The ambition is grand: “Reinvent money. Transform the global economy. So people everywhere can live better lives.” So said
last month in unveiling Libra, its new digital payment service. The company heralded it as “a simple global currency and financial infrastructure that empowers billions of people.” If fully launched, Libra would allow Facebook users to buy and sell goods and services around the world and across borders using a digital cryptocurrency governed by a collective in Switzerland. It would be linked to but distinct from the dollar, the euro and other currencies and maintained not by a government but by the behemoth Silicon Valley tech company.
The reaction from governments around the world has been swift and negative. “My determination to make sure that Facebook’s…Libra project does not become a sovereign currency that could compete with the currency of states is…absolute,” declared the French finance minister. “Because I will never accept that corporations could become private states.” In the U.S., both the Senate and House held hearings and grilled Facebook executives. For his part, President Trump tweeted his objections to cryptocurrencies, “whose value is highly volatile and based on thin air. Unregulated Crypto Assets can facilitate unlawful behavior, including drug trade and other illegal activity.”
It’s worth emphasizing that these are reactions to an initiative that has been announced but not implemented. The logic seems to be that, because Libra is new, untested and potentially disruptive, it should be banned or highly regulated lest it do harm. Distrust of Facebook and the other tech titans is also a factor, of course.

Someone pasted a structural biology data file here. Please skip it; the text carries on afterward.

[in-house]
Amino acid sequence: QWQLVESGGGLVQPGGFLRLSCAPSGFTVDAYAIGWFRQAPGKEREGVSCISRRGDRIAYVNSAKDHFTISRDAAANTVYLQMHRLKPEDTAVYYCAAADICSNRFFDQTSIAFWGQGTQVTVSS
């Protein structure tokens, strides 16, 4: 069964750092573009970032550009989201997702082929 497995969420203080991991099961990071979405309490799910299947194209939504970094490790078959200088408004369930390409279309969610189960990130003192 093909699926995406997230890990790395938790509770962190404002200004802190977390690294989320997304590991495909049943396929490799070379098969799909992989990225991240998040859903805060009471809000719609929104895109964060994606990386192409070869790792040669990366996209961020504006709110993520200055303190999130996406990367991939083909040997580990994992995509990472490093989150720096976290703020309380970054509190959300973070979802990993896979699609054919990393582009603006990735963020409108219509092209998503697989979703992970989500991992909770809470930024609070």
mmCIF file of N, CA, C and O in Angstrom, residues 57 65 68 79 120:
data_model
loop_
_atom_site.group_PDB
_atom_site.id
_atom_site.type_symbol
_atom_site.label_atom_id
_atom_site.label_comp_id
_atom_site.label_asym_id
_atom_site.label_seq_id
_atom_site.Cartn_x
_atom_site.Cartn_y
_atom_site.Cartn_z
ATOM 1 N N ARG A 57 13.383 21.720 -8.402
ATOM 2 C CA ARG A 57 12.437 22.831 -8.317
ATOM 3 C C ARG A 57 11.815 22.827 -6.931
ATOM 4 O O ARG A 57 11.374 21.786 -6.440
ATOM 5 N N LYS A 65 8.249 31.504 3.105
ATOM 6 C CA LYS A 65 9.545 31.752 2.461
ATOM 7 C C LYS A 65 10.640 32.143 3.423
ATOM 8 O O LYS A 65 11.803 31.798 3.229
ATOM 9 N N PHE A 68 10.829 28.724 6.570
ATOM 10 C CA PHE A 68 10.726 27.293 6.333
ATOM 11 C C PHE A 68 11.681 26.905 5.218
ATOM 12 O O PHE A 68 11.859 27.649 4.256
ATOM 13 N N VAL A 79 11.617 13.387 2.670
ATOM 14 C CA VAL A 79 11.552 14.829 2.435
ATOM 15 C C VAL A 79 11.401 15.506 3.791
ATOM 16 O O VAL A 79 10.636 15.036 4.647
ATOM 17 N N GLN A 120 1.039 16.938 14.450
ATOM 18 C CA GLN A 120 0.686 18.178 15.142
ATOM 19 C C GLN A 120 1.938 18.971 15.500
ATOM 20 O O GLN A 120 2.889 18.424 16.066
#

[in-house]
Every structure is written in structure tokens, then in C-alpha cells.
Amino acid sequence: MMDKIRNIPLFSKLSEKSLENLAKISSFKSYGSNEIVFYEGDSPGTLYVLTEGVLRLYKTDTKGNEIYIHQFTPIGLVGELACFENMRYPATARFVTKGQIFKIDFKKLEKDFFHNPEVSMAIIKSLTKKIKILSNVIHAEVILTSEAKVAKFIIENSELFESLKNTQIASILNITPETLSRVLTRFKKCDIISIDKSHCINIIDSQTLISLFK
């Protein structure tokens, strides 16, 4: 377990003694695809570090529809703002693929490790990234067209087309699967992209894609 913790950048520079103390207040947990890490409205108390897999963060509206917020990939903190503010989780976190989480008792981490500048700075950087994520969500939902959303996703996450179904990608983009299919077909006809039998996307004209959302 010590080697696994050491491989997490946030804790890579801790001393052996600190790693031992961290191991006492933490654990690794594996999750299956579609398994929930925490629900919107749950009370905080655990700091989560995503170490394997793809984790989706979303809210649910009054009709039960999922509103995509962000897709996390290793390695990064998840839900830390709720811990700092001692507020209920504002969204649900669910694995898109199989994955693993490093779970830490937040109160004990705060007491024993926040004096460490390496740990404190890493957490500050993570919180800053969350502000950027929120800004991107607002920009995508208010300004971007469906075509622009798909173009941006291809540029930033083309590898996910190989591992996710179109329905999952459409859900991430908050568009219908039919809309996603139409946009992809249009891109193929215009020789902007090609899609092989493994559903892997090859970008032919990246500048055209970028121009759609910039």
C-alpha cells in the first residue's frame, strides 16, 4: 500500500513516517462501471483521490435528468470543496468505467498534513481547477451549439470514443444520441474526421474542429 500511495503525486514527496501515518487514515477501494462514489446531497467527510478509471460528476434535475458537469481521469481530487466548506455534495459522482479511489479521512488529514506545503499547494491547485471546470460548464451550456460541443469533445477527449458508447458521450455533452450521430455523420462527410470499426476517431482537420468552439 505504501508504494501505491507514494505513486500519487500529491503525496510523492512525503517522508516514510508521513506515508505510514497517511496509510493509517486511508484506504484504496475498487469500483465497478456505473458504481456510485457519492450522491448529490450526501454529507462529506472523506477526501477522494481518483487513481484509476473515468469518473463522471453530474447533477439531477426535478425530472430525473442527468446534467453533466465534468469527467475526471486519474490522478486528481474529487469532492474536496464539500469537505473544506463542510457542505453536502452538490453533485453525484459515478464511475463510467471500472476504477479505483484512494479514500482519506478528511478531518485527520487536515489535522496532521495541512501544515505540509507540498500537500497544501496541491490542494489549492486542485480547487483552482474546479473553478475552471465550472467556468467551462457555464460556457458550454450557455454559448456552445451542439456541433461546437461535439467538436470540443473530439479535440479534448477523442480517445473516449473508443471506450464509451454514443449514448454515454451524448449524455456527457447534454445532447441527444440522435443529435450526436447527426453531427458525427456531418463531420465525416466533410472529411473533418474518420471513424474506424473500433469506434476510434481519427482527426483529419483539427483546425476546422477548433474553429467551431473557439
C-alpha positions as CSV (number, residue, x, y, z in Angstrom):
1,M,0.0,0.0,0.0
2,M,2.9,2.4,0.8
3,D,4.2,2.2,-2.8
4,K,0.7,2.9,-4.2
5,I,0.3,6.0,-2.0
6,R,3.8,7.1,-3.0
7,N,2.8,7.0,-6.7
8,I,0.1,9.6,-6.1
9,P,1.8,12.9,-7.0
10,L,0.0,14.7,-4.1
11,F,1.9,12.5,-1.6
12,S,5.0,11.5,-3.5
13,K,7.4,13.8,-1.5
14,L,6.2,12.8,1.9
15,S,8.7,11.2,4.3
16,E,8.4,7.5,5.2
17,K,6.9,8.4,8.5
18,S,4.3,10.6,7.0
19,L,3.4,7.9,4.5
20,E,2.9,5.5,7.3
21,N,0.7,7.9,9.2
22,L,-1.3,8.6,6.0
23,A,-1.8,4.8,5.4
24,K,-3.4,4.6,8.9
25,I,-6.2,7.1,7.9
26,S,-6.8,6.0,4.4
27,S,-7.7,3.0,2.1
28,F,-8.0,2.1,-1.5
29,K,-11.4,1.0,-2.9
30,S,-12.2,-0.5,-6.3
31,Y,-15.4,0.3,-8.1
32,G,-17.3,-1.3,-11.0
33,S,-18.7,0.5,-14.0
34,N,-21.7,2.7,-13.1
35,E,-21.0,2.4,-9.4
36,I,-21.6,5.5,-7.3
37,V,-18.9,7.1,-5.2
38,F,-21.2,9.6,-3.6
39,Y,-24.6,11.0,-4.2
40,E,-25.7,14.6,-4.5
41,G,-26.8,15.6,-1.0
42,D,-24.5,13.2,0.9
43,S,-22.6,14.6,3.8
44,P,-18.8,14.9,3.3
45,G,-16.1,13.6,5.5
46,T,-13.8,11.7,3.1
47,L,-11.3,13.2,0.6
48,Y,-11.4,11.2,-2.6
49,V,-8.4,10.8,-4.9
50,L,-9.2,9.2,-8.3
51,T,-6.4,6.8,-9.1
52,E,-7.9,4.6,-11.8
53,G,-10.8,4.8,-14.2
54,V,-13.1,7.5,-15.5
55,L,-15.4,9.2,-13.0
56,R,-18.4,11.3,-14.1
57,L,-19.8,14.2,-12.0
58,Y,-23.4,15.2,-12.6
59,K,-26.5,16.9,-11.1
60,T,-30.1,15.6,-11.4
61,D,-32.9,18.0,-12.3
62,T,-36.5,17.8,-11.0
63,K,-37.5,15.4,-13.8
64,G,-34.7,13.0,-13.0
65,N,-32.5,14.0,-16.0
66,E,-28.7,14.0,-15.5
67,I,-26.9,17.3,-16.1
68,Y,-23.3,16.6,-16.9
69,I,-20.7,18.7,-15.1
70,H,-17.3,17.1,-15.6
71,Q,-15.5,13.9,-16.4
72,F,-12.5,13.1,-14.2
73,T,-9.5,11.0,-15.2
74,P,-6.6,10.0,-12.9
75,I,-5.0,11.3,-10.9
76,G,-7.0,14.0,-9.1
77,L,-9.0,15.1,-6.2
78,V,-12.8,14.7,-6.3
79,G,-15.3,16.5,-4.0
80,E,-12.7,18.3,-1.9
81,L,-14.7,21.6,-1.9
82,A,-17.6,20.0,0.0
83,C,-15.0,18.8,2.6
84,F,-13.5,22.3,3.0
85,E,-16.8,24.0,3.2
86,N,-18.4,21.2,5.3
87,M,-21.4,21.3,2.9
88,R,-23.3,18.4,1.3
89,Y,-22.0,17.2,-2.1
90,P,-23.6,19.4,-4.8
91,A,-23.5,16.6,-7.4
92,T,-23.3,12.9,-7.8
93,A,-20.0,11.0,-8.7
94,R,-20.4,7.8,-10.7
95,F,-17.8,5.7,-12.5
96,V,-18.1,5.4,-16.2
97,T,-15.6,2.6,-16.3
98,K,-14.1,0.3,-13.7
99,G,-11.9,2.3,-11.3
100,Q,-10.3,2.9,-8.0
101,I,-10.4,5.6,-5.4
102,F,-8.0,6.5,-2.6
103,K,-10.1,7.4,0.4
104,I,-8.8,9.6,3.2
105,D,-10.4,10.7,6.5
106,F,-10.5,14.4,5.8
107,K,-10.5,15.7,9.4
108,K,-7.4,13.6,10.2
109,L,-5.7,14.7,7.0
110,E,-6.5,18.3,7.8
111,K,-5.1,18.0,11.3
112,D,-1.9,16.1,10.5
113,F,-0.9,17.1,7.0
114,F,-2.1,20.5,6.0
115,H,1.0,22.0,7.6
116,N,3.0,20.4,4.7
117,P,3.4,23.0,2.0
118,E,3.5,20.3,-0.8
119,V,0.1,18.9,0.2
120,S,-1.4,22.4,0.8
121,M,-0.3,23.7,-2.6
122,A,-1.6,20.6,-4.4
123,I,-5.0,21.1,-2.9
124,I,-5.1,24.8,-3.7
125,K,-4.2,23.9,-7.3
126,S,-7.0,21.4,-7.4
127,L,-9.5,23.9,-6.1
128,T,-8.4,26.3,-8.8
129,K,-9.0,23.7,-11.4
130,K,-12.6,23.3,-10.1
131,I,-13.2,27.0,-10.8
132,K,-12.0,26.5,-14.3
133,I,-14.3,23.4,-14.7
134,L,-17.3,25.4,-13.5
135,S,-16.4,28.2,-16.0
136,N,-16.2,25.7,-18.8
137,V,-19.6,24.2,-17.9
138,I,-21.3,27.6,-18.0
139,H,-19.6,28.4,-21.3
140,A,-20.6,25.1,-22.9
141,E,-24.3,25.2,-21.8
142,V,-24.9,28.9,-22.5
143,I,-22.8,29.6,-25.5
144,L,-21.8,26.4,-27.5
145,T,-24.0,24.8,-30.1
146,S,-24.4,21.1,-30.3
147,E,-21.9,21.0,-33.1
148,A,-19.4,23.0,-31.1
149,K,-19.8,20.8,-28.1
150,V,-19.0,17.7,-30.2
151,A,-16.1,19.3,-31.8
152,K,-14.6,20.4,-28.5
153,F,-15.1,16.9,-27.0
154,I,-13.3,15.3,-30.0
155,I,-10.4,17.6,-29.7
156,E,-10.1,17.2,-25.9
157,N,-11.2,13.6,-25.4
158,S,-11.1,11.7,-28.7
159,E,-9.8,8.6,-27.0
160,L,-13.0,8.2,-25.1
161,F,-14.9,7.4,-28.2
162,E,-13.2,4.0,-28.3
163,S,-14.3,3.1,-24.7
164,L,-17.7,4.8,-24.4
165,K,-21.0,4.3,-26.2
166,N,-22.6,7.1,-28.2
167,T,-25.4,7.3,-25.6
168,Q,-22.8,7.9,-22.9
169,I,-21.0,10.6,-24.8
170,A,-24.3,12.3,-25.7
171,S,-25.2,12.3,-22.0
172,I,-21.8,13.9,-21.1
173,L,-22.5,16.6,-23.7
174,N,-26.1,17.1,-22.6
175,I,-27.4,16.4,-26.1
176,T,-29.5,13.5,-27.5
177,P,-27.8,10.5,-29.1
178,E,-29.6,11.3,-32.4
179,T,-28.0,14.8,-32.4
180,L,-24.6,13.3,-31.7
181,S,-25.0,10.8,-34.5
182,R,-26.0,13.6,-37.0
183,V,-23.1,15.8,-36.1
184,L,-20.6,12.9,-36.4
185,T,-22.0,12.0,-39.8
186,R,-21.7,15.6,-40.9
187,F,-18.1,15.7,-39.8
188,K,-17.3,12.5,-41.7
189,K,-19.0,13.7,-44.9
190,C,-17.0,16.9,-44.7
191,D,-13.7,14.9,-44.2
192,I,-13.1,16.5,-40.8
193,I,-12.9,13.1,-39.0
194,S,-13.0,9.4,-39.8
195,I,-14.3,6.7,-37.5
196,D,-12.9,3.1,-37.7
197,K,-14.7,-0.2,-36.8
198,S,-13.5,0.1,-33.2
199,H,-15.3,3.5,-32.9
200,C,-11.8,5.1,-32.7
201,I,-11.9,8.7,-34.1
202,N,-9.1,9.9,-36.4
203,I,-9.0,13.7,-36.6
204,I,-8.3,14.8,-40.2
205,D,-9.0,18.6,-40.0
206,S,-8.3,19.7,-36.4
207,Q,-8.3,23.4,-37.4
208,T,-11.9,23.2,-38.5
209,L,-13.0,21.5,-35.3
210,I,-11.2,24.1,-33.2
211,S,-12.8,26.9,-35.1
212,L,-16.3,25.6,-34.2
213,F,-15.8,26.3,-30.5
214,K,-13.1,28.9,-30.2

Is the prospect of a wider role for Libra and other cryptocurrencies really so dark? True, these new technologies, if fully developed, could upend the monopoly of state-licensed banks, state-issued currencies and the tax and regulatory framework that undergirds them. They could place vast amounts of digital commerce beyond the reach of governments, which in turn could erode the ability of states to collect taxes and provide for the common good.
But that’s not the end of the story. Like earlier technologies that seemed threatening at first, cryptocurrencies could be a great boon. Their wider adoption could create a parallel financial infrastructure that might unlock untapped global reserves, enabling peer-to-peer transactions without the friction of banks, borders and exchange rates. Today’s layers of payment systems and banks all add time and costs. With Libra (and other cryptocurrencies), transactions become more seamless. Making myriad activities cheaper, faster and easier could facilitate economic activity in countries like India, where hundreds of millions of people remain outside the banking system. What governments lose in tax revenue on transactions that they can’t track might be regained from greater economic activity and prosperity.